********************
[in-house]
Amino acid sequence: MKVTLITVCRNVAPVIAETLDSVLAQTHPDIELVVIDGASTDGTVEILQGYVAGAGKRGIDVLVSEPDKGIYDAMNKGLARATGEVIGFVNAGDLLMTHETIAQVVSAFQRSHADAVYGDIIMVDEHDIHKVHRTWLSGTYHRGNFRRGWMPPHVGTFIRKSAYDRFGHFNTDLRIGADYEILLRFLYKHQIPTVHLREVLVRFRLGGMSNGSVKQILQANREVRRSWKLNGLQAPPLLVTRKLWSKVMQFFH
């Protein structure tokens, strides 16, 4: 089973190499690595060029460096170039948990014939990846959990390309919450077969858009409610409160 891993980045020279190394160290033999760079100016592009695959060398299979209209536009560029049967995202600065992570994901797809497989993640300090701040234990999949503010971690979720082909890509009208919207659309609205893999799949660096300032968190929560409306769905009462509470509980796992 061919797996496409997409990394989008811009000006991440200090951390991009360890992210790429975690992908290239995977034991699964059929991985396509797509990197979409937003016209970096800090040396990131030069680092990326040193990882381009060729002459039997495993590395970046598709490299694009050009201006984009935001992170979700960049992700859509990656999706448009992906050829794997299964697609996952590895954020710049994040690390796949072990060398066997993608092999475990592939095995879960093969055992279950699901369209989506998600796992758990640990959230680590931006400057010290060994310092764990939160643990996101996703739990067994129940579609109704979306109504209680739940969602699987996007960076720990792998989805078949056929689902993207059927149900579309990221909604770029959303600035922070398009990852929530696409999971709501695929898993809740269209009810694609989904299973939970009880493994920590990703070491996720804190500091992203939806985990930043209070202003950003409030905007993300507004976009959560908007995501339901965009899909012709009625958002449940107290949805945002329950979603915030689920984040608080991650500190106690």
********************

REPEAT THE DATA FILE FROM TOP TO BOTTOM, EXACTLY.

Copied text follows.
[in-house]
Amino acid sequence: MKVTLITVCRNVAPVIAETLDSVLAQTHPDIELVVIDGASTDGTVEILQGYVAGAGKRGIDVLVSEPDKGIYDAMNKGLARATGEVIGFVNAGDLLMTHETIAQVVSAFQRSHADAVYGDIIMVDEHDIHKVHRTWLSGTYHRGNFRRGWMPPHVGTFIRKSAYDRFGHFNTDLRIGADYEILLRFLYKHQIPTVHLREVLVRFRLGGMSNGSVKQILQANREVRRSWKLNGLQAPPLLVTRKLWSKVMQFFH
């Protein structure tokens, strides 16, 4: 089973190499690595060029460096170039948990014939990846959990390309919450077969858009409610409160 891993980045020279190394160290033999760079100016592009695959060398299979209209536009560029049967995202600065992570994901797809497989993640300090701040234990999949503010971690979720082909890509009208919207659309609205893999799949660096300032968190929560409306769905009462509470509980796992 061919797996496409997409990394989008811009000006991440200090951390991009360890992210790429975690992908290239995977034991699964059929991985396509797509990197979409937003016209970096800090040396990131030069680092990326040193990882381009060729002459039997495993590395970046598709490299694009050009201006984009935001992170979700960049992700859509990656999706448009992906050829794997299964697609996952590895954020710049994040690390796949072990060398066997993608092999475990592939095995879960093969055992279950699901369209989506998600796992758990640990959230680590931006400057010290060994310092764990939160643990996101996703739990067994129940579609109704979306109504209680739940969602699987996007960076720990792998989805078949056929689902993207059927149900579309990221909604770029959303600035922070398009990852929530696409999971709501695929898993809740269209009810694609989904299973939970009880493994920590990703070491996720804190500091992203939806985990930043209070202003950003409030905007993300507004976009959560908007995501339901965009899909012709009625958002449940107290949805945002329950979603915030689920984040608080991650500190106690």